As computing power has grown, it has become easier to uncover information hidden inside data sets that seem totally unconnected. Some recent studies have used this approach to reveal business-related information flows.

One looked at the relationship between business activity and the movements of corporate jets. A third mined White House visitor logs for the names of executives and examined their companies’ subsequent stock market returns.

Earlier in this month, David Finer, a graduate student at University of Chicago’s Booth School of Business, released a paper after poring over a data set released by New York City covering more than 1 billion cab rides between 2009 and 2014. Finer extracted trips starting at big commercial banks and at the Federal Reserve Bank of New York that converged on the same destination around lunchtime, and those directly from banks to the Fed late in the evening.

The number of such journeys rose sharply around the dates of meetings when interest rates were determined by the Fed’s monetary-policy committee in Washington. The jump in journeys was especially marked in 2012, when the committee decided to extend quantitative easing, the purchase of securities with newly created money. That policy had a profound impact on financial markets.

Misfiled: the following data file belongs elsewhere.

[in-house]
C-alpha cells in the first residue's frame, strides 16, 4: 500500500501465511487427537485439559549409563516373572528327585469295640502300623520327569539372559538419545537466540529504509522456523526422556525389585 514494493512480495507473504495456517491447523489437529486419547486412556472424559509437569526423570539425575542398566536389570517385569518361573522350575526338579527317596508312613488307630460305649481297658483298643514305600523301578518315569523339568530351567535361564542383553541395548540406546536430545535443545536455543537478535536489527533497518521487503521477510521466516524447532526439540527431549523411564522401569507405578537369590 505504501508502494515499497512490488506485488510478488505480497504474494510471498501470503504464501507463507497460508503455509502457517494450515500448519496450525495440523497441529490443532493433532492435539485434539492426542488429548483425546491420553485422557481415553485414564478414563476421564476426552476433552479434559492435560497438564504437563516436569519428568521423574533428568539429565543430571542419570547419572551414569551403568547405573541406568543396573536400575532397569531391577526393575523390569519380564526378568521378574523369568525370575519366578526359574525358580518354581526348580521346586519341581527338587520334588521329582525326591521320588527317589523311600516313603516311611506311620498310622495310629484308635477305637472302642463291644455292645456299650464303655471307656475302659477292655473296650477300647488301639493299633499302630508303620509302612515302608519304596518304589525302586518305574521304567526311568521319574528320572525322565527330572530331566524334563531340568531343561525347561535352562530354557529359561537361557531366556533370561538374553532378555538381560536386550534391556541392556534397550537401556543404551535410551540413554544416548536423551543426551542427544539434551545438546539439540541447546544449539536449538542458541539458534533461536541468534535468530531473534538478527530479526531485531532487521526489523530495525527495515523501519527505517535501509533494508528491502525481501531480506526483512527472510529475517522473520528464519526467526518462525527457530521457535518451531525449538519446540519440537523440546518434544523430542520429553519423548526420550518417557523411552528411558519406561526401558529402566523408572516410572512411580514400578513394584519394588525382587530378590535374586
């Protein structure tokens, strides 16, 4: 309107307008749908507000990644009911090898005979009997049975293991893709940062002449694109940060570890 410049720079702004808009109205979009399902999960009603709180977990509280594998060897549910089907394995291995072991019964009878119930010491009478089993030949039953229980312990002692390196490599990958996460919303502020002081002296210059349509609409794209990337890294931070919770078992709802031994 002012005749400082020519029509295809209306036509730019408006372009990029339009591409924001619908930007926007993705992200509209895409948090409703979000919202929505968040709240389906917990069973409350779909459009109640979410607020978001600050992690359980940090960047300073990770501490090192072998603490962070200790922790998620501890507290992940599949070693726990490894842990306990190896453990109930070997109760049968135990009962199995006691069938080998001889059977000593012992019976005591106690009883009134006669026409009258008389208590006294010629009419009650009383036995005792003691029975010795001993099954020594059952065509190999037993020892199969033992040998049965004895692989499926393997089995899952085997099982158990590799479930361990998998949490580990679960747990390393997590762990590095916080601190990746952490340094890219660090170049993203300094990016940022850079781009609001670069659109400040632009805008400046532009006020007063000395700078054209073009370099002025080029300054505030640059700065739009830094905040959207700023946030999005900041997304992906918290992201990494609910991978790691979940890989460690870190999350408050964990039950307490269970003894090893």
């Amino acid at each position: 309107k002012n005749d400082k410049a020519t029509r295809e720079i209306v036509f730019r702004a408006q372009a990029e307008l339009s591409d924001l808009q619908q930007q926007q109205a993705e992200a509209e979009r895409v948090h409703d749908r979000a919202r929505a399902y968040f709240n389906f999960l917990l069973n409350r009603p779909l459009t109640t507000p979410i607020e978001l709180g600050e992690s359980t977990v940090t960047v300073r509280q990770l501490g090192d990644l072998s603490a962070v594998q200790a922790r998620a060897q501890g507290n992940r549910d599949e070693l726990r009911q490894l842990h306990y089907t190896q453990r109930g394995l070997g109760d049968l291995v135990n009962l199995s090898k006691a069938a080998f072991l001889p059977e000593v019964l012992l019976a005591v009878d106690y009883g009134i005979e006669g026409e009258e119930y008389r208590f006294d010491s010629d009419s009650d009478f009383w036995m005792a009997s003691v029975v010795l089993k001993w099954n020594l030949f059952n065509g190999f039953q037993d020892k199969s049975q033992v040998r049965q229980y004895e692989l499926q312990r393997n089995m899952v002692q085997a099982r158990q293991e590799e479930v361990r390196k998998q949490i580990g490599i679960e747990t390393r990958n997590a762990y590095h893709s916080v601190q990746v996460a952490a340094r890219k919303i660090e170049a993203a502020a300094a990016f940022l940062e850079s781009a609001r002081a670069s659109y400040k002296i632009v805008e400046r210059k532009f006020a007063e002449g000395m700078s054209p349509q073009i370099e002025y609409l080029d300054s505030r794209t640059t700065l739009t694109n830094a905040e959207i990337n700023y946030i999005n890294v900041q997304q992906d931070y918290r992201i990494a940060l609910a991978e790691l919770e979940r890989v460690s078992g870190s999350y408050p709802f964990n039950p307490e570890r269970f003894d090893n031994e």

Finer builds on a provocative paper by Anna Cieslak of Duke University and Adair Morse and Annette Vissing-Jorgensen of the University of California, Berkeley. They asserted that information on monetary policy could be used to profit from stock market movements, and that such information had leaked from the Fed.

Finer’s “assumptions are flawed and misleading,” the New York Fed responded. “It is simply not credible to imply that an increase of a few taxi rides by unknown passengers between densely populated areas of the city — business, transportation and hospitality hubs — increased the risk of inappropriate communication.”

It’s true that the data do have obvious shortcomings. But the tortuous way the Fed’s policymakers release information, through an initial announcement, then weeks later the release of minutes and years later transcripts, means that a direct meeting with its officials can be extremely useful.

The Fed has acknowledged that merely having a discussion can lead to accidental disclosure. And even lawful private discussions that transfer government information of value raise questions about fairness.